Biennial Challenger Conference: Liverpool

Beth Siddons

Plymouth University

 

Photo caption: (clockwise from top left) Plymouth University’s Plankton and Policy Group; conference dinner at the Liverpool Anglican Cathedral; the poster presentation; viewing of original Ernst Haekel lithographs; Marine Science and Society presentation session.

Blog:
I was very fortunate to receive a Challenger Society Travel Award, which enabled me to attend the Challenger Society’s Biennial Conference in Liverpool, in September 2016. As an MSc student, the conference was a fantastic first foray into the scientific community. Not only was it my first conference, but also my first poster presentation. It was a great opportunity to present my MSc dissertation research, ‘are MSFD plankton indicators regionally transferable?’, and get feedback from peers and established marine scientists. The Challenger Society is really encouraging of early career scientists and the conference created a very supportive environment, so it was a perfect place to start.

The conference kicked off with an Early Career Event, which featured a panel of established marine science professionals from a variety of backgrounds, ranging from commercial sales or technological development to academia or policy and advocacy. After a short introduction from each, there was a breakout session that gave early career scientists the opportunity to pose questions and get advice on areas of interest. The session exemplified Challenger Society’s supportive approach to developing the next generation of marine scientists. In addition, I took advantage of the event’s mentor programme, which paired me with a scientist at CEFAS. It was a brilliant chance to pick the brain of an established marine scientist and get feedback on my research.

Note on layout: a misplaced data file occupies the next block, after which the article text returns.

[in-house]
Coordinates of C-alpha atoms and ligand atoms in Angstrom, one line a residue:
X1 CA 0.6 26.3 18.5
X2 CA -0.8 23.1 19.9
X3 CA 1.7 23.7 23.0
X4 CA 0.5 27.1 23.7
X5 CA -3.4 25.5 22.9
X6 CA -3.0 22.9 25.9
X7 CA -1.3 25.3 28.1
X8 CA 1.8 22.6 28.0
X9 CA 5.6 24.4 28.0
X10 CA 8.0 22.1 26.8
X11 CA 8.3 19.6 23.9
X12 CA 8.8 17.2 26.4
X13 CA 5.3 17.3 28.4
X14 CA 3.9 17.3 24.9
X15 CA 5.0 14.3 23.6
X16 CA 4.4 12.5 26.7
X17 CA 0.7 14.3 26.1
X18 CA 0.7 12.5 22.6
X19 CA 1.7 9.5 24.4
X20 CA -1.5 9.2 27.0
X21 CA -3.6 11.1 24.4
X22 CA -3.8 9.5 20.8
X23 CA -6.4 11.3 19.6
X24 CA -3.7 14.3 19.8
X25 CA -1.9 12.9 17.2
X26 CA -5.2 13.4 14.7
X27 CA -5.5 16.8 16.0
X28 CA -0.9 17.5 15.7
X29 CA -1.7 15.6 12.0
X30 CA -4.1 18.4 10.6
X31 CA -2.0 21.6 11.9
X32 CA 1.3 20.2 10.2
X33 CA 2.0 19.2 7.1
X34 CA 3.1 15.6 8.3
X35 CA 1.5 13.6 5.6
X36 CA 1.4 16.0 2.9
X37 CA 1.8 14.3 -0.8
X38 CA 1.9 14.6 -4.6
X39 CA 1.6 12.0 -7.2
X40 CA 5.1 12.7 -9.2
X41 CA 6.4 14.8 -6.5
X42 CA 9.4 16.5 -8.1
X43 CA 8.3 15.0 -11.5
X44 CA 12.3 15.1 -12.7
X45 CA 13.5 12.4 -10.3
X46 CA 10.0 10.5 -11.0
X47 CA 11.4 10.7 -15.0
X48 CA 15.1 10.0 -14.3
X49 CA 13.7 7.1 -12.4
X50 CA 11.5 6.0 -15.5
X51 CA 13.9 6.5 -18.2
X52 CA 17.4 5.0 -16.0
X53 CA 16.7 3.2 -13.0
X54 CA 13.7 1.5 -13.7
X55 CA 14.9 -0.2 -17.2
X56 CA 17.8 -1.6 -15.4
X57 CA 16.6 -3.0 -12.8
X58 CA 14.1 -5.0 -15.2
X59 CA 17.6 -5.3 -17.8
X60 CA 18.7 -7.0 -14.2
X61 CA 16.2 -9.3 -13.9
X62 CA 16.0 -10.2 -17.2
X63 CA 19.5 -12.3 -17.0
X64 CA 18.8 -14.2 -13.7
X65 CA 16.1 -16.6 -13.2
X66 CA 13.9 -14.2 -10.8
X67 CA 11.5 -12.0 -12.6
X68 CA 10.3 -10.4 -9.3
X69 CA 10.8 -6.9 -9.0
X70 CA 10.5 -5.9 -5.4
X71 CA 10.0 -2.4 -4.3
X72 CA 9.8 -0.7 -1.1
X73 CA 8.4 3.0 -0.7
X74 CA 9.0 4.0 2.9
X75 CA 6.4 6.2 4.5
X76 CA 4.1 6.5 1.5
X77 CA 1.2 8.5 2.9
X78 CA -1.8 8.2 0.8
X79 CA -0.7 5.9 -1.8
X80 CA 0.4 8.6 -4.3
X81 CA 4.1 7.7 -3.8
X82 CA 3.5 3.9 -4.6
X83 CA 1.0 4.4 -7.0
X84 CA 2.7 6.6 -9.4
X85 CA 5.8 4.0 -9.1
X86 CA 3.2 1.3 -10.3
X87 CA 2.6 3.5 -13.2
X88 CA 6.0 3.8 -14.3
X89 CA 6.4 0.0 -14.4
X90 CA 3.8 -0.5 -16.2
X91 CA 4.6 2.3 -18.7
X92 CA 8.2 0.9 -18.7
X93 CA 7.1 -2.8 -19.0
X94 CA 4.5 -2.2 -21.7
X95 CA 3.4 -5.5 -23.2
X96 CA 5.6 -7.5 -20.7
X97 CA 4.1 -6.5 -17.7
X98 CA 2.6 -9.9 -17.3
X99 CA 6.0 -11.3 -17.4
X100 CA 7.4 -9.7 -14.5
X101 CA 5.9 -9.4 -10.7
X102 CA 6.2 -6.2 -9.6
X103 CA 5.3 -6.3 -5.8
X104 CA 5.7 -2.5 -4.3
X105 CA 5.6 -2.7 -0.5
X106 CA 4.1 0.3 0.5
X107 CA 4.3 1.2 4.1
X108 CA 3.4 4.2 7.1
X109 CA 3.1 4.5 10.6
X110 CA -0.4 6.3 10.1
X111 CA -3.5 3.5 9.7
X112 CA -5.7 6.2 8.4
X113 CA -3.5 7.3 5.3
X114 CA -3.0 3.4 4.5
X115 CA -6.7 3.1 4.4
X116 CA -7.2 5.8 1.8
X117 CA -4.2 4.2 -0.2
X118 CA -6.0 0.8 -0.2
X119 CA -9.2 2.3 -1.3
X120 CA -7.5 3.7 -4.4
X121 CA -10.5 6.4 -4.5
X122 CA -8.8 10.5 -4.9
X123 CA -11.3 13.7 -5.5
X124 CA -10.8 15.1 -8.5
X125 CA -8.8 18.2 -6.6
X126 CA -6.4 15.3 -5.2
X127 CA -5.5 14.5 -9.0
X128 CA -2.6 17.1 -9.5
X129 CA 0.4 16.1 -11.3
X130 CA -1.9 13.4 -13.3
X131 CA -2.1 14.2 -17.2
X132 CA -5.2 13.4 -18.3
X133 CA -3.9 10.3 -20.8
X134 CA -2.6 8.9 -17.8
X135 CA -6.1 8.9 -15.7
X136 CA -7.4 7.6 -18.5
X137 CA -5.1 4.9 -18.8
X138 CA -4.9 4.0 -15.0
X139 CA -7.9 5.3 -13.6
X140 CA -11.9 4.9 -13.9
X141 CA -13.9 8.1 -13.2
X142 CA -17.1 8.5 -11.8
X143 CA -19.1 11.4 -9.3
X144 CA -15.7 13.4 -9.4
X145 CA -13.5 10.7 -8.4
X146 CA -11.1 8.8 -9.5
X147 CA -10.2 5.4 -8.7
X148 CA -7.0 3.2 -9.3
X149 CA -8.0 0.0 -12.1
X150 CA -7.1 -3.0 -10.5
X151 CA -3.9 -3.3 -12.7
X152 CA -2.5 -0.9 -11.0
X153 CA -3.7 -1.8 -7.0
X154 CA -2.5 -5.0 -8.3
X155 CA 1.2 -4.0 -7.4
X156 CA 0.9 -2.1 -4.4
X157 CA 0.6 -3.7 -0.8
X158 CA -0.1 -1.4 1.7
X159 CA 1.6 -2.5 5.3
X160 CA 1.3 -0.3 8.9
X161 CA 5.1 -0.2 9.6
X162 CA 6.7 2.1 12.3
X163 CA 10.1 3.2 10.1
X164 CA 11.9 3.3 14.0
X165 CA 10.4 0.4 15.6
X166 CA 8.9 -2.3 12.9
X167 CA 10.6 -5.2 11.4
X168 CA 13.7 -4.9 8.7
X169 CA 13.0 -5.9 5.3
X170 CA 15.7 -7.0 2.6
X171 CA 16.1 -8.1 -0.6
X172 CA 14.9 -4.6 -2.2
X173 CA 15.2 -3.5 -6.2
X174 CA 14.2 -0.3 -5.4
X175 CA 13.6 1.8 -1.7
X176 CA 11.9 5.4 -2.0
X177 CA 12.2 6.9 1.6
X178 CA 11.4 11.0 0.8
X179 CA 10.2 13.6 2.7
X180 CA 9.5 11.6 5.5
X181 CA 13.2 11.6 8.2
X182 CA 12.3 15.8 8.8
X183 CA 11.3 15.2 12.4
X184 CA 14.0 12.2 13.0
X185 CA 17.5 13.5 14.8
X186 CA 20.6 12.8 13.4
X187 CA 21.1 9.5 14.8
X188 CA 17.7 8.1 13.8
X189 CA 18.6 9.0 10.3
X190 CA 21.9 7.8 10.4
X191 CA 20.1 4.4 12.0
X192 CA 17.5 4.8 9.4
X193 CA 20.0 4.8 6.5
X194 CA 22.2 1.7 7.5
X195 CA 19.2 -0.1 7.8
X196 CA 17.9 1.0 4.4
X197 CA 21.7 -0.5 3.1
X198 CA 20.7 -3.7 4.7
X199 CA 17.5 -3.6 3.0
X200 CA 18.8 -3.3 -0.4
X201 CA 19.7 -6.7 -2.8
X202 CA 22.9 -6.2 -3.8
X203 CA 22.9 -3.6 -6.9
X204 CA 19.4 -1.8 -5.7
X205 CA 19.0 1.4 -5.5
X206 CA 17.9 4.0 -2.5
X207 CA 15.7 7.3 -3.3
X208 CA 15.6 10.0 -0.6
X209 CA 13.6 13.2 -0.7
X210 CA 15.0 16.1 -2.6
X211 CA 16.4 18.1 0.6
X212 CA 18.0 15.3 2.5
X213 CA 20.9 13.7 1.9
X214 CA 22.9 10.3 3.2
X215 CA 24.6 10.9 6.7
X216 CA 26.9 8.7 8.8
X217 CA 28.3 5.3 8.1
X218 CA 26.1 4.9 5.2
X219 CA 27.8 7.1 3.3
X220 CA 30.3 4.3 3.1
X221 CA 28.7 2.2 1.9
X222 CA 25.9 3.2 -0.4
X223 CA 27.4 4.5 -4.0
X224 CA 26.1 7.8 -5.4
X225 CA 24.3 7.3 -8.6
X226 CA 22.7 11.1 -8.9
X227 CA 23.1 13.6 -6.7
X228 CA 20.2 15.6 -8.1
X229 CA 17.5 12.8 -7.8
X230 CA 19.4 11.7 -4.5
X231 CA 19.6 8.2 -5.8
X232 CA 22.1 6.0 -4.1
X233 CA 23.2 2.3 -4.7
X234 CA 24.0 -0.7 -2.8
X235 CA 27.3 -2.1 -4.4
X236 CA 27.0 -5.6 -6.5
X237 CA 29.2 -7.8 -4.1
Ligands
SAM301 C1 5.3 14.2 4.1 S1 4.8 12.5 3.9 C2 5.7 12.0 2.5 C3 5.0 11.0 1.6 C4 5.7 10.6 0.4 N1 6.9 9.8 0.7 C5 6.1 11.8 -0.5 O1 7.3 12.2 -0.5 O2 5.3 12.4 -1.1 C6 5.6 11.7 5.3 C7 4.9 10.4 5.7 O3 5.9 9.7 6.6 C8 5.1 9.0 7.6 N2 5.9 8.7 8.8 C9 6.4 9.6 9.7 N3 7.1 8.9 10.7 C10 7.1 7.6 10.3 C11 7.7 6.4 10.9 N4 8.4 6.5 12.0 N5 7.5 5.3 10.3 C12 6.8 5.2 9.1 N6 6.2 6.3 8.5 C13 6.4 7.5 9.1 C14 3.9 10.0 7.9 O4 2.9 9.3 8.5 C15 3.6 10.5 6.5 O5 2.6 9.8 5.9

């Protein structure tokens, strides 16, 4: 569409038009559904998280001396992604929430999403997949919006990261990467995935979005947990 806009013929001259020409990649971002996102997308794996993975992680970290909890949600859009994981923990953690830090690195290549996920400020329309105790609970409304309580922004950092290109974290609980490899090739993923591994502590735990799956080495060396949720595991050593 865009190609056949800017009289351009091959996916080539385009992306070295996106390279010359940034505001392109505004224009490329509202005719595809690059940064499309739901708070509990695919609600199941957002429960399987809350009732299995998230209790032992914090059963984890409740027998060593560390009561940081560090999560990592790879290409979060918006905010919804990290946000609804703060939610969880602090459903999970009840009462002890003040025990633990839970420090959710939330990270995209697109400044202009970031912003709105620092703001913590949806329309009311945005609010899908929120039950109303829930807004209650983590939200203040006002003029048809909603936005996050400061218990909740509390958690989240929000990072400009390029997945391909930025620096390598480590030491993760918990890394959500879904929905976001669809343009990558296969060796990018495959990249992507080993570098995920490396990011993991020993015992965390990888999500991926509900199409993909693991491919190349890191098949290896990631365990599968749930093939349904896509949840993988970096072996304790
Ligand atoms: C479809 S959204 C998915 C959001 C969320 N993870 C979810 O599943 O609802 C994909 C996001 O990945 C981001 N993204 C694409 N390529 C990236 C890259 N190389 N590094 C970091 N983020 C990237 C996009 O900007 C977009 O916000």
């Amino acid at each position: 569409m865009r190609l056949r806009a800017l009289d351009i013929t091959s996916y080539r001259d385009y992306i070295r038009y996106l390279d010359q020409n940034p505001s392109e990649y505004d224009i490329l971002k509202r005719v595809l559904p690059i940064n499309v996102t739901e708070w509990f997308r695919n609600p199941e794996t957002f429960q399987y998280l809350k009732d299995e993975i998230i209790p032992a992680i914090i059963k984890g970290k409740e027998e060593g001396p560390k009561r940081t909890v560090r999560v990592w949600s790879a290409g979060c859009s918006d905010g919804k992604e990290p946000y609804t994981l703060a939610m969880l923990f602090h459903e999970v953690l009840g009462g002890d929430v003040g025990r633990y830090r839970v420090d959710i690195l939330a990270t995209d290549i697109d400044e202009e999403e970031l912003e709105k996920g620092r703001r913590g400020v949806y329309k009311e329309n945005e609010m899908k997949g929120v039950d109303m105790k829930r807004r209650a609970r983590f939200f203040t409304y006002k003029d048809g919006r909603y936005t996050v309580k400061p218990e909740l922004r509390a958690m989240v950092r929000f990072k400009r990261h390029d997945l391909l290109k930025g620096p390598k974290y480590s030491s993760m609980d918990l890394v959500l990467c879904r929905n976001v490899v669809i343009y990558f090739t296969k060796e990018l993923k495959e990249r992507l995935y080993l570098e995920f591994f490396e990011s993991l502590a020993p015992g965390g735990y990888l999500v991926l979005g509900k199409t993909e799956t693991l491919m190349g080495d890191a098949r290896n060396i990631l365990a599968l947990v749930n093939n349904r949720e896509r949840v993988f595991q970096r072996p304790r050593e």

The week was intensive, with fantastic presentations on a vast range of subjects and networking with people from a diversity of marine science disciplines. The sheer variety of subject matters, with 2 to 3 lectures taking place at any one time, meant that there was always a presentation topic of interest. There was plenty of time for socialising too - the conference dinner at Liverpool's Anglican Cathedral was a particularly great evening, with some fantastic speakers and another great chance to meet new people and relax over dinner.

An unexpected highlight was the opportunity to view original Ernst Haekel lithographs which were part of the Liverpool University Library’s Special Collection. As a self-confessed plankton geek it was a real treat and Prof. Peter Williams gave a fascinating insight into the man himself, as well as how the lithographs were been created. It’s a great example of how the Challenger Society Conference went above and beyond the content of its presentation programme.

The conference was an invaluable experience for me as I approached the end of my postgraduate study and I would to extend my thanks to the Challenger Society for the Travel Award that made my attendance possible.

 

Profile:
I am a student on the MSc in Applied Marine Science at Plymouth University. My research focus is the application of plankton indicators in the establishment of good environmental status, specifically reviewing the applicability of MSFD indicators in the OSPAR Arctic region.

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